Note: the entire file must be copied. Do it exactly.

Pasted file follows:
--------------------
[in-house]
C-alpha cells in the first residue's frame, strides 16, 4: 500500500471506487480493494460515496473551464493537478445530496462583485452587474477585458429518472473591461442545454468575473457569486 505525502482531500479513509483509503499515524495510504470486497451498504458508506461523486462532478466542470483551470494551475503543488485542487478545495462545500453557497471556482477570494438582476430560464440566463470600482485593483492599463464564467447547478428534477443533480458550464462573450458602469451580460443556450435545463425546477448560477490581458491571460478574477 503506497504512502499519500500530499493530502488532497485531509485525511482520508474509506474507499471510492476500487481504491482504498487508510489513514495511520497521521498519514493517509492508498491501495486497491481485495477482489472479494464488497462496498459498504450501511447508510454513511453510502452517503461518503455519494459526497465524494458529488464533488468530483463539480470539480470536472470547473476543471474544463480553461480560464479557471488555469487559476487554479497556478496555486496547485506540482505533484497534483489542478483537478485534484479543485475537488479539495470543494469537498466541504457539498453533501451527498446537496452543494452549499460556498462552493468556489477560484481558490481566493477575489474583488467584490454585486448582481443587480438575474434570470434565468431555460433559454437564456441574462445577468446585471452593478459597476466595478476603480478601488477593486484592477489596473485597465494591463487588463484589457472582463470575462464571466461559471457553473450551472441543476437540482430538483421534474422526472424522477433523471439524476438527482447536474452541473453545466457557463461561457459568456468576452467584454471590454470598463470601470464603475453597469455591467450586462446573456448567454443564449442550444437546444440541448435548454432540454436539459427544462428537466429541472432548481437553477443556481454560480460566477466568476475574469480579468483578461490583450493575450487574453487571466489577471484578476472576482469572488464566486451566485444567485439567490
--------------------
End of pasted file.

[in-house]
C-alpha cells in the first residue's frame, strides 16, 4: 500500500471506487480493494460515496473551464493537478445530496462583485452587474477585458429518472473591461442545454468575473457569486 505525502482531500479513509483509503499515524495510504470486497451498504458508506461523486462532478466542470483551470494551475503543488485542487478545495462545500453557497471556482477570494438582476430560464440566463470600482485593483492599463464564467447547478428534477443533480458550464462573450458602469451580460443556450435545463425546477448560477490581458491571460478574477 503506497504512502499519500500530499493530502488532497485531509485525511482520508474509506474507499471510492476500487481504491482504498487508510489513514495511520497521521498519514493517509492508498491501495486497491481485495477482489472479494464488497462496498459498504450501511447508510454513511453510502452517503461518503455519494459526497465524494458529488464533488468530483463539480470539480470536472470547473476543471474544463480553461480560464479557471488555469487559476487554479497556478496555486496547485506540482505533484497534483489542478483537478485534484479543485475537488479539495470543494469537498466541504457539498453533501451527498446537496452543494452549499460556498462552493468556489477560484481558490481566493477575489474583488467584490454585486448582481443587480438575474434570470434565468431555460433559454437564456441574462445577468446585471452593478459597476466595478476603480478601488477593486484592477489596473485597465494591463487588463484589457472582463470575462464571466461559471457553473450551472441543476437540482430538483421534474422526472424522477433523471439524476438527482447536474452541473453545466457557463461561457459568456468576452467584454471590454470598463470601470464603475453597469455591467450586462446573456448567454443564449442550444437546444440541448435548454432540454436539459427544462428537466429541472432548481437553477443556481454560480460566477466568476475574469480579468483578461490583450493575450487574453487571466489577471484578476472576482469572488464566486451566485444567485439567490